The Scientist

» ecosystems and developmental biology

Most Recent

image: Cellular Pruning Follows Adult Neurogenesis

Cellular Pruning Follows Adult Neurogenesis

By | May 2, 2016

Newly formed neurons in the adult mouse brain oversprout and get cut back.


image: A Gut Feeling

A Gut Feeling

By | April 1, 2016

See profilee Hans Clevers discuss his work with stem cells and cancer in the small intestine.


image: Guts and Glory

Guts and Glory

By | April 1, 2016

An open mind and collaborative spirit have taken Hans Clevers on a journey from medicine to developmental biology, gastroenterology, cancer, and stem cells.

1 Comment

image: Parallel Plagues

Parallel Plagues

By | April 1, 2016

Like cancer, ecological scourges result from the breakdown of regulatory processes, and may be treated with similar logic.


image: Adjustable Brain Cells

Adjustable Brain Cells

By | February 18, 2016

Neighboring neurons can manipulate astrocytes. 

1 Comment

image: Life Scientists Receive National Medals

Life Scientists Receive National Medals

By | December 24, 2015

The White House announces the recipients of this year’s US National Medals of Science and of Technology and Innovation.


image: The Cyclopes of Idaho, 1950s

The Cyclopes of Idaho, 1950s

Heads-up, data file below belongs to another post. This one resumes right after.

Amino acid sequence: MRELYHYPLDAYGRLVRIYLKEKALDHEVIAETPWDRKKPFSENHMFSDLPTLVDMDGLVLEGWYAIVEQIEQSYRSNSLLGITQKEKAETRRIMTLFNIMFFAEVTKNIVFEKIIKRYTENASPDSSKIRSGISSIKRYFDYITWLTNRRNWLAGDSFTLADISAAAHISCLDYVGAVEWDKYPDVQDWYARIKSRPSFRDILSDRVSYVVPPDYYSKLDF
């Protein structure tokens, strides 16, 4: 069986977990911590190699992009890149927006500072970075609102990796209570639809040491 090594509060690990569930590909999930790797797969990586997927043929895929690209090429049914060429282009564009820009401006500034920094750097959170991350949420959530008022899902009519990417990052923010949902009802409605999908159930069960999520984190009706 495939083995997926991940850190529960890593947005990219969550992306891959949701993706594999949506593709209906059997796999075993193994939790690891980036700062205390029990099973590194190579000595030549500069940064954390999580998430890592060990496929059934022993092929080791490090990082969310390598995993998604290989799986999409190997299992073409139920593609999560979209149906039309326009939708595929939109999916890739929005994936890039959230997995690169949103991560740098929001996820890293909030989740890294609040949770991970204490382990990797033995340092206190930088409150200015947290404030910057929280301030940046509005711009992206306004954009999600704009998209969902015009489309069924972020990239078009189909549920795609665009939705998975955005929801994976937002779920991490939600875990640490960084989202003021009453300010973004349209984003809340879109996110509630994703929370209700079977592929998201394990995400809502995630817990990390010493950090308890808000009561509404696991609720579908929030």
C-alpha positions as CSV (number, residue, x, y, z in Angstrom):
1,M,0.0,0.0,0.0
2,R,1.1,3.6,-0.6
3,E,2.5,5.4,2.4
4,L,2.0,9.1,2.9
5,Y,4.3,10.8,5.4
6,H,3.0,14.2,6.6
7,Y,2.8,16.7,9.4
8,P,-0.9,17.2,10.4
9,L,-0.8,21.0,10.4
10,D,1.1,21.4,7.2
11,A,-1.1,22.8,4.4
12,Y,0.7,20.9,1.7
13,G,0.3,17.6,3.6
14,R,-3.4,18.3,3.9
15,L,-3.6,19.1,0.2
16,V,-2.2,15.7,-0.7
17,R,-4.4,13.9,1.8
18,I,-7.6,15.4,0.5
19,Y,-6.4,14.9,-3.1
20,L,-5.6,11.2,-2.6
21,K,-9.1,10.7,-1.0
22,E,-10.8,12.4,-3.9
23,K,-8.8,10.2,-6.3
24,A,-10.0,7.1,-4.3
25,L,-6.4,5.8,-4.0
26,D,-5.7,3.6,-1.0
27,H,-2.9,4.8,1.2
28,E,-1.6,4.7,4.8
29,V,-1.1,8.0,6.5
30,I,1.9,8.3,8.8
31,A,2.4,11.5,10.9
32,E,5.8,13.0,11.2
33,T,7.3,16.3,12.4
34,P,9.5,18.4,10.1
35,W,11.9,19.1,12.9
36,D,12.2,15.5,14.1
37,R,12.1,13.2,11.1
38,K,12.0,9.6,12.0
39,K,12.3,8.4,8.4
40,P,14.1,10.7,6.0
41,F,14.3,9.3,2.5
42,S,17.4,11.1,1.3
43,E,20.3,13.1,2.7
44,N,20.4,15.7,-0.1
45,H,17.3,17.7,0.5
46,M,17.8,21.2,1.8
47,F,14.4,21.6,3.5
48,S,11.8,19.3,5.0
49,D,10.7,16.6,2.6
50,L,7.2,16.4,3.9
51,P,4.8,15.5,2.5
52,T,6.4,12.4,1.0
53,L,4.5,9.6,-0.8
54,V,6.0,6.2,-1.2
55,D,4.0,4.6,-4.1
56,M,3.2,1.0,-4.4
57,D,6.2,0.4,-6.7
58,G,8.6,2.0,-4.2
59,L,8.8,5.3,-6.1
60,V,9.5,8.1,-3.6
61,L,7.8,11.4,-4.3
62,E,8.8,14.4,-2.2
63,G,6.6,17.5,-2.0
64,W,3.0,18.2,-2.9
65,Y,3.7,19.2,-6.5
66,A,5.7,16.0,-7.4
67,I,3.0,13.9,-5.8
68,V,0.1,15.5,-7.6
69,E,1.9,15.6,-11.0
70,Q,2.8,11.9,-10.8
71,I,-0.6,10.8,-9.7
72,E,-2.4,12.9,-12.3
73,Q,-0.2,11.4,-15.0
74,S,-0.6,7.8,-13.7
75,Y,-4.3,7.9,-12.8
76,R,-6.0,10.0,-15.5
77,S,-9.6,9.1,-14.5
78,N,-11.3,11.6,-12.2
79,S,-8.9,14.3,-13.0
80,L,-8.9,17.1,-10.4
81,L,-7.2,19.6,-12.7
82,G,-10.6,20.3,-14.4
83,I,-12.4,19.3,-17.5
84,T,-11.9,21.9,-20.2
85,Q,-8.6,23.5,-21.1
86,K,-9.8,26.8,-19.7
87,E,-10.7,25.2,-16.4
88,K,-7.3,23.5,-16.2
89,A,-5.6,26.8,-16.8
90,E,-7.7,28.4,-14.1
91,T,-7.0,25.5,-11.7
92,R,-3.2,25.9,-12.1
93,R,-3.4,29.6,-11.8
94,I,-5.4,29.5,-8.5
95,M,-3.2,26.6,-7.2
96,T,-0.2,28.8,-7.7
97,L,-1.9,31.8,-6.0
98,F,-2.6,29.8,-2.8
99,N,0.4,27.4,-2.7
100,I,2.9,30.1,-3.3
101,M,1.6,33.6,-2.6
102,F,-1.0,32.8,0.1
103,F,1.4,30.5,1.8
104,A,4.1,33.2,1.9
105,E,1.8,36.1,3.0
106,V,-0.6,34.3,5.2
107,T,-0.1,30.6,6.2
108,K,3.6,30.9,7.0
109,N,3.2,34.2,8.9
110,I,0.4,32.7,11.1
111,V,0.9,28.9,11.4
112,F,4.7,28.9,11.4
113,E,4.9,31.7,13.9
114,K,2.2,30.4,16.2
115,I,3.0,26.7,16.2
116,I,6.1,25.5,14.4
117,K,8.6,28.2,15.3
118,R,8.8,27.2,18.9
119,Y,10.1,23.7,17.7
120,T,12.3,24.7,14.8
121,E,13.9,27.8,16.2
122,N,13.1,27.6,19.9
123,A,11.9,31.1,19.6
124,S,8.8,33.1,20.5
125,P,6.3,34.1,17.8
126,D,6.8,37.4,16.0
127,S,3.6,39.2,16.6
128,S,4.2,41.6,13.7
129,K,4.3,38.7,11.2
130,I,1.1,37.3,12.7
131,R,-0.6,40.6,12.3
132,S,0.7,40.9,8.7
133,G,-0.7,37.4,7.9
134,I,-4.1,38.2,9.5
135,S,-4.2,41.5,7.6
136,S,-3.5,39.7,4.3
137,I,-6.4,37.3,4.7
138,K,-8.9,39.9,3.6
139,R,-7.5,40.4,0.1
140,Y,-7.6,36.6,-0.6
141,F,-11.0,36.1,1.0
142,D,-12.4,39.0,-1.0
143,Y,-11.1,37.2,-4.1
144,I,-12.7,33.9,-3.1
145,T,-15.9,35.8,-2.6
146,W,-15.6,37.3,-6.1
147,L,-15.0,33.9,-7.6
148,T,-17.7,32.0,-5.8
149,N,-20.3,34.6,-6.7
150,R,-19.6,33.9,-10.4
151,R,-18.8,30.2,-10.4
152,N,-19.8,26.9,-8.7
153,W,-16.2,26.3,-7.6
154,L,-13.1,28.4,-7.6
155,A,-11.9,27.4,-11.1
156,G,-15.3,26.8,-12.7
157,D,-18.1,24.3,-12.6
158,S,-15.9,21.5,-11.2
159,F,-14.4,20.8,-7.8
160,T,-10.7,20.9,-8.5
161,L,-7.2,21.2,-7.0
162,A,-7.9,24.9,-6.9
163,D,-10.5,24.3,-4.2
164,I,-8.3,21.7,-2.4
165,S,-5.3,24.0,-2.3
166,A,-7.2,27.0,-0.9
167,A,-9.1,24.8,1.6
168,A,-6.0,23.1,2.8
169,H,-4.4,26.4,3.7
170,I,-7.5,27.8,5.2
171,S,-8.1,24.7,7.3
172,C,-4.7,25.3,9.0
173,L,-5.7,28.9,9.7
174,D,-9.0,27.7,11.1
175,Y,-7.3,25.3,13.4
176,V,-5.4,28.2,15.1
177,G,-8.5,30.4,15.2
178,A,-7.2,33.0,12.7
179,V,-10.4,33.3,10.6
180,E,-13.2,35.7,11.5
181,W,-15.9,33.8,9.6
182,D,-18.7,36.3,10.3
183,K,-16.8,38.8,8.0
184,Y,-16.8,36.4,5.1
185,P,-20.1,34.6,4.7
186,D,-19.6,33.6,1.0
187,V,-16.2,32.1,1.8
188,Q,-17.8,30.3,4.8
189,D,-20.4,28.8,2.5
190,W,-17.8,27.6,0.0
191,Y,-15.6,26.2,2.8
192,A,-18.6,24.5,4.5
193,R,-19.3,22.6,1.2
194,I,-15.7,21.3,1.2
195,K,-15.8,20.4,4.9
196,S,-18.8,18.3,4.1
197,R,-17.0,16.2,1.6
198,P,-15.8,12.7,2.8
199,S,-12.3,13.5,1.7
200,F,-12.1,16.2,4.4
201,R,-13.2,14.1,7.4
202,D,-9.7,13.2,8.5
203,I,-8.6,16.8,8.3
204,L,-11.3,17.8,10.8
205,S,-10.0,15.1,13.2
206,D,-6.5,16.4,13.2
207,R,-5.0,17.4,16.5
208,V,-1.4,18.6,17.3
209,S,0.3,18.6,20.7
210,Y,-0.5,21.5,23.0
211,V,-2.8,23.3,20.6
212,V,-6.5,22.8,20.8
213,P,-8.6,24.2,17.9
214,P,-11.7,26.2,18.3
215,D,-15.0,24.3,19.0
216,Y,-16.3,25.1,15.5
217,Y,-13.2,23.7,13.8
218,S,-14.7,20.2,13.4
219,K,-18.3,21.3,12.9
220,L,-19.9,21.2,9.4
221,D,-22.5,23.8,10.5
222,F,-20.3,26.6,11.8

By | December 1, 2015

A rash of deformed lambs eventually led to the creation of a cancer-fighting agent.


image: Blood Cell Development Reimagined

Blood Cell Development Reimagined

By | November 9, 2015

A new study is rewriting 50 years of biological dogma by suggesting that mature blood cells develop much more rapidly from stem cells than previously thought.


image: Adding Padding

Adding Padding

By | November 1, 2015

Adipogenesis in mice has alternating genetic requirements throughout the animals’ lives.


image: Stem Cell Therapy In Utero

Stem Cell Therapy In Utero

By | October 13, 2015

An upcoming clinical trial aims to correct for a disease of fragile bones in affected babies before they are born.


Popular Now

  1. Investigation Finds Pathologist Guilty of Systemic Misconduct
  2. Bacteria and Humans Have Been Swapping DNA for Millennia
  3. Misconduct Finding Could Impact PubPeer Litigation
  4. Common STD May Have Come from Neanderthals